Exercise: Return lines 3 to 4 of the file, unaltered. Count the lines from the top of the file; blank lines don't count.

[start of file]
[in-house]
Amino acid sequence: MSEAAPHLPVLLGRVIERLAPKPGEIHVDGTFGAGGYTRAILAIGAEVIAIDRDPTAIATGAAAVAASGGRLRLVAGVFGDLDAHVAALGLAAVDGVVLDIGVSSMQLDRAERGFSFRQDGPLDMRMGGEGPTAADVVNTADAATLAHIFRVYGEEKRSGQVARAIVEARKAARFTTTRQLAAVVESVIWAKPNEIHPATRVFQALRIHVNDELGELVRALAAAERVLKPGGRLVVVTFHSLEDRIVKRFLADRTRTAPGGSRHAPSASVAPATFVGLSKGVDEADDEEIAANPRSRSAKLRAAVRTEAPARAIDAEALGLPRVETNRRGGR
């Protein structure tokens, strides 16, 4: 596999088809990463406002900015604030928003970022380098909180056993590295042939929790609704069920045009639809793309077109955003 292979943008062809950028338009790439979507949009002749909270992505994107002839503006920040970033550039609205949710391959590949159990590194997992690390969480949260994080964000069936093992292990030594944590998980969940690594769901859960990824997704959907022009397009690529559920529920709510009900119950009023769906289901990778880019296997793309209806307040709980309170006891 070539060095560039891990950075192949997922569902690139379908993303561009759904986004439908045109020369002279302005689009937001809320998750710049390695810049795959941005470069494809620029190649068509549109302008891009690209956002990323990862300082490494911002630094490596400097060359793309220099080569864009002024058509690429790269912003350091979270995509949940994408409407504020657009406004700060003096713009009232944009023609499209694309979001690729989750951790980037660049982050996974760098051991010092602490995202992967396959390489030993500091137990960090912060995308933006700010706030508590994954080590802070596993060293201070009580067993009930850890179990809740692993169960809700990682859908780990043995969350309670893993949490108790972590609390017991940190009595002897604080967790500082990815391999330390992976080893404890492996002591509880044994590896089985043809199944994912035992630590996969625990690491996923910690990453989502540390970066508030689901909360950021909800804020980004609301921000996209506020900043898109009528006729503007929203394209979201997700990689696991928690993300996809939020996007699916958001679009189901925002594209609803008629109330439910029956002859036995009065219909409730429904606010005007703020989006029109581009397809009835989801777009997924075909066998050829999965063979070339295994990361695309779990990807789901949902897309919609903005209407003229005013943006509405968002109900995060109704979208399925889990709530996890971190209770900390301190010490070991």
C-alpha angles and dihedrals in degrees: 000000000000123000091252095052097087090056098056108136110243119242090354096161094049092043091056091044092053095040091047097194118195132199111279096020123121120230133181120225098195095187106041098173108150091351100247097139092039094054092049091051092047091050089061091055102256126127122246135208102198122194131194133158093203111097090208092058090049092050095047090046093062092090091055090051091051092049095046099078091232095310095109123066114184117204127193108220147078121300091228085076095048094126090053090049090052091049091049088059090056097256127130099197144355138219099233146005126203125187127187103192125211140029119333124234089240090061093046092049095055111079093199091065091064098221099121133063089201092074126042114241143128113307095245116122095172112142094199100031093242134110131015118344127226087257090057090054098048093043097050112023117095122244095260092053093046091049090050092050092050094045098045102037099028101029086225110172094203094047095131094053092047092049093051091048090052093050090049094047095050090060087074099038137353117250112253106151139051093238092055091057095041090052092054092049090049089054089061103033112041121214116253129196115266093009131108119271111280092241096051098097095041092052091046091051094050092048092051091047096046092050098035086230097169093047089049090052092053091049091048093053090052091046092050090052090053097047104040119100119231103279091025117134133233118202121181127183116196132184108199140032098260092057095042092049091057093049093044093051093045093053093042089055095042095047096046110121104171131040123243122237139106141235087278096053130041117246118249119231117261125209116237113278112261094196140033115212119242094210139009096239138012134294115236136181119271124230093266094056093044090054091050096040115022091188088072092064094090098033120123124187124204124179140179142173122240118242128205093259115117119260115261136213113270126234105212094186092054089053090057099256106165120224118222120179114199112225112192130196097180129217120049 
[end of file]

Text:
């Protein structure tokens, strides 16, 4: 596999088809990463406002900015604030928003970022380098909180056993590295042939929790609704069920045009639809793309077109955003 292979943008062809950028338009790439979507949009002749909270992505994107002839503006920040970033550039609205949710391959590949159990590194997992690390969480949260994080964000069936093992292990030594944590998980969940690594769901859960990824997704959907022009397009690529559920529920709510009900119950009023769906289901990778880019296997793309209806307040709980309170006891 070539060095560039891990950075192949997922569902690139379908993303561009759904986004439908045109020369002279302005689009937001809320998750710049390695810049795959941005470069494809620029190649068509549109302008891009690209956002990323990862300082490494911002630094490596400097060359793309220099080569864009002024058509690429790269912003350091979270995509949940994408409407504020657009406004700060003096713009009232944009023609499209694309979001690729989750951790980037660049982050996974760098051991010092602490995202992967396959390489030993500091137990960090912060995308933006700010706030508590994954080590802070596993060293201070009580067993009930850890179990809740692993169960809700990682859908780990043995969350309670893993949490108790972590609390017991940190009595002897604080967790500082990815391999330390992976080893404890492996002591509880044994590896089985043809199944994912035992630590996969625990690491996923910690990453989502540390970066508030689901909360950021909800804020980004609301921000996209506020900043898109009528006729503007929203394209979201997700990689696991928690993300996809939020996007699916958001679009189901925002594209609803008629109330439910029956002859036995009065219909409730429904606010005007703020989006029109581009397809009835989801777009997924075909066998050829999965063979070339295994990361695309779990990807789901949902897309919609903005209407003229005013943006509405968002109900995060109704979208399925889990709530996890971190209770900390301190010490070991």
C-alpha angles and dihedrals in degrees: 000000000000123000091252095052097087090056098056108136110243119242090354096161094049092043091056091044092053095040091047097194118195132199111279096020123121120230133181120225098195095187106041098173108150091351100247097139092039094054092049091051092047091050089061091055102256126127122246135208102198122194131194133158093203111097090208092058090049092050095047090046093062092090091055090051091051092049095046099078091232095310095109123066114184117204127193108220147078121300091228085076095048094126090053090049090052091049091049088059090056097256127130099197144355138219099233146005126203125187127187103192125211140029119333124234089240090061093046092049095055111079093199091065091064098221099121133063089201092074126042114241143128113307095245116122095172112142094199100031093242134110131015118344127226087257090057090054098048093043097050112023117095122244095260092053093046091049090050092050092050094045098045102037099028101029086225110172094203094047095131094053092047092049093051091048090052093050090049094047095050090060087074099038137353117250112253106151139051093238092055091057095041090052092054092049090049089054089061103033112041121214116253129196115266093009131108119271111280092241096051098097095041092052091046091051094050092048092051091047096046092050098035086230097169093047089049090052092053091049091048093053090052091046092050090052090053097047104040119100119231103279091025117134133233118202121181127183116196132184108199140032098260092057095042092049091057093049093044093051093045093053093042089055095042095047096046110121104171131040123243122237139106141235087278096053130041117246118249119231117261125209116237113278112261094196140033115212119242094210139009096239138012134294115236136181119271124230093266094056093044090054091050096040115022091188088072092064094090098033120123124187124204124179140179142173122240118242128205093259115117119260115261136213113270126234105212094186092054089053090057099256106165120224118222120179114199112225112192130196097180129217120049 